This pits you against the hospital to come up with a solution for everyone's benefit. UR actions are usually based on dollar issues, protecting the hospital bottom line from insurance denials.

      Ryan's Answer

      "If I felt it would be dangerous to send a patient home, I would write a note of necessity for continued admission, on medical grounds, so that UR could submit it for approval from a third-party payer. If the parents of a child just the want the child to stay for their convenience, I would explain that he or she has satisfied criteria for discharge, but I would also offer home health follow-up, if the parents desired and it were allowed/authorized."

  16. 16.

    Would you be willing to accept whatever electronic medical record process is in use here?

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  17. 17.

    Are there any substance abuse, domestic violence, or other background items that could impact the integrity of our hospital/group?

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  18. 18.

    Are you going to be doing pre-term neonatal or NICU care?

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  19. 19.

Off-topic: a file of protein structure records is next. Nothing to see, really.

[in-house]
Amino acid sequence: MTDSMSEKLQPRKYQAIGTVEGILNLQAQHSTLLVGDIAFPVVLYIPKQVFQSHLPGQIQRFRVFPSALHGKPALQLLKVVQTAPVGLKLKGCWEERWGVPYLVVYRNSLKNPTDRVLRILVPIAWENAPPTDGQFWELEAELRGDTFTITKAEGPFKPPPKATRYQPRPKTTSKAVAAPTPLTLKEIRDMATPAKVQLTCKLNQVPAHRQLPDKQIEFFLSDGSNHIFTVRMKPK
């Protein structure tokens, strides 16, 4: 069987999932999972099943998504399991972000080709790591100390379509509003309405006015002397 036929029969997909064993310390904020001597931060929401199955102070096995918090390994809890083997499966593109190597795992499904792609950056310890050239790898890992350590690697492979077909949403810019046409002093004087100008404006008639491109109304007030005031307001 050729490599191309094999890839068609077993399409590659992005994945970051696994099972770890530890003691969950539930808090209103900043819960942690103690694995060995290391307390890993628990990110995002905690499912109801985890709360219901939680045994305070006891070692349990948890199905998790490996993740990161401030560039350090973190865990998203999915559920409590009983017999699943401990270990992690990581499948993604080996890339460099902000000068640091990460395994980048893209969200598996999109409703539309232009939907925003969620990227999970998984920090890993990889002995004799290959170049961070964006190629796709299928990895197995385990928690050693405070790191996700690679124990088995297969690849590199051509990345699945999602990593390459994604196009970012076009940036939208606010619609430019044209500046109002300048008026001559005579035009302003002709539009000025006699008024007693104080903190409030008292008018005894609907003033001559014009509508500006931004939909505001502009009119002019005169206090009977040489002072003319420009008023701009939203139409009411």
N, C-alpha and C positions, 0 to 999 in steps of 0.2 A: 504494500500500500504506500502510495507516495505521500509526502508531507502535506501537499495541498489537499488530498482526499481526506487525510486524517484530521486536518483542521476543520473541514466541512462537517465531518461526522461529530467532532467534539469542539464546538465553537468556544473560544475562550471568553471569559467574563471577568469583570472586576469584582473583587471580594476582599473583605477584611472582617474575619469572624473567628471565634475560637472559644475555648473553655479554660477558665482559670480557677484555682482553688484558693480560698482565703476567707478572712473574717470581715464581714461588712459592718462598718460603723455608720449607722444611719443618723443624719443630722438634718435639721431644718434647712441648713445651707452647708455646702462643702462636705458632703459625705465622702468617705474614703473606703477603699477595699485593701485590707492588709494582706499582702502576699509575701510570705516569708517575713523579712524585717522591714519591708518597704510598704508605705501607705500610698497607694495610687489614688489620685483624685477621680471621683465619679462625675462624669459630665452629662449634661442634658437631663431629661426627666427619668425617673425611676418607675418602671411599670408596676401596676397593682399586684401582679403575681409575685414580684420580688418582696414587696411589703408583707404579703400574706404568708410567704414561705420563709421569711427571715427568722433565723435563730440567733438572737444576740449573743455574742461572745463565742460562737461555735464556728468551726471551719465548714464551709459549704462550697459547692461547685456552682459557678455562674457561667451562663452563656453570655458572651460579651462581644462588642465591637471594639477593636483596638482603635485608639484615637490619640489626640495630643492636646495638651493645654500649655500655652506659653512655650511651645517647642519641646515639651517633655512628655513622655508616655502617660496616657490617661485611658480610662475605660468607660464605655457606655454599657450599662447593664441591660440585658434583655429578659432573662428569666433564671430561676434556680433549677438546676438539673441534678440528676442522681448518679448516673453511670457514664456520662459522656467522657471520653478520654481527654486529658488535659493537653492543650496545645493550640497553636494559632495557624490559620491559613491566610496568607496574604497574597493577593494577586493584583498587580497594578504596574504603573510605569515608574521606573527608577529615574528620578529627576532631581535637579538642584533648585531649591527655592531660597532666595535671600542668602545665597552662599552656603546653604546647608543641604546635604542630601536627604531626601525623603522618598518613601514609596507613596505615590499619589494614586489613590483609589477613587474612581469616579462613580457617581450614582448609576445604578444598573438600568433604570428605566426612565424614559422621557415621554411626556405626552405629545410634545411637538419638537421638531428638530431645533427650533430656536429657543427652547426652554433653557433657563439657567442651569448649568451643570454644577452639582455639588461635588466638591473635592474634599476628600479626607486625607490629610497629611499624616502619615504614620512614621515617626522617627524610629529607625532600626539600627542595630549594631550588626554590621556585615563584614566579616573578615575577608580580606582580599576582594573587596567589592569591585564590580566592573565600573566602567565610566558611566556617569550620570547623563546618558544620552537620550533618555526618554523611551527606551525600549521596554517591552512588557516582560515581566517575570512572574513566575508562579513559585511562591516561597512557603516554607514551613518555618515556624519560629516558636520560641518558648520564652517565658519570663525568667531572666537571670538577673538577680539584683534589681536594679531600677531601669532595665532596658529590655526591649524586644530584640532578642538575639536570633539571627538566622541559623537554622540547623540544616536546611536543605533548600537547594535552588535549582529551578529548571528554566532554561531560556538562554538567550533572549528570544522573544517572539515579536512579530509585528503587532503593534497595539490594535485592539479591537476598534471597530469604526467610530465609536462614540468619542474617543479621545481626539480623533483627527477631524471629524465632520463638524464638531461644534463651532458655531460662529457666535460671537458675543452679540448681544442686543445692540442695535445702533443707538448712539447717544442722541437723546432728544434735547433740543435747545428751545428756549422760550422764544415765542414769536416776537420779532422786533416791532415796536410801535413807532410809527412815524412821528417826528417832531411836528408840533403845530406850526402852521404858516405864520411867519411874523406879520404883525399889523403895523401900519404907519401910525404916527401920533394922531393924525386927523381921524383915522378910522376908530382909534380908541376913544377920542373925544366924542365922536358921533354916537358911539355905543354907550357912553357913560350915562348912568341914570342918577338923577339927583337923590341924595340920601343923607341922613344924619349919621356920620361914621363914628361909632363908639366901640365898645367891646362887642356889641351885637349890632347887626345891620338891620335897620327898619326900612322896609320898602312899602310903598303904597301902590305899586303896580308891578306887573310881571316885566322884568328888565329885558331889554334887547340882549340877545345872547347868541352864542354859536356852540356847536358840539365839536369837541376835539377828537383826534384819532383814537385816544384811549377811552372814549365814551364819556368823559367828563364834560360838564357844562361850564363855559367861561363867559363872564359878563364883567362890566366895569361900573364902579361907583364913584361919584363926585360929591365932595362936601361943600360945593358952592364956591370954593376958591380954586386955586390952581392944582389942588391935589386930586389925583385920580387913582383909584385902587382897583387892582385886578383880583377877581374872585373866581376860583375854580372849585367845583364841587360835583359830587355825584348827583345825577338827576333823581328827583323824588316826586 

How do you feel about telemedicine?

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  20. 20.

    If you were to see a peer doing or saying something inappropriate, how would you respond?

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  21. 21.

    If you’re not available, due to illness or vacation, for example, how will your patients be cared for?

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  22. 22.

    Here we have a policy of _______. Do you have a problem with that?

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  23. 23.

    Do you have any lawsuits currently or in the past, including any settlements?

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  24. 24.

    What can you bring to our group/hospital?

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  25. 25.

    What is it about this group/hospital that makes you want to be a part of it?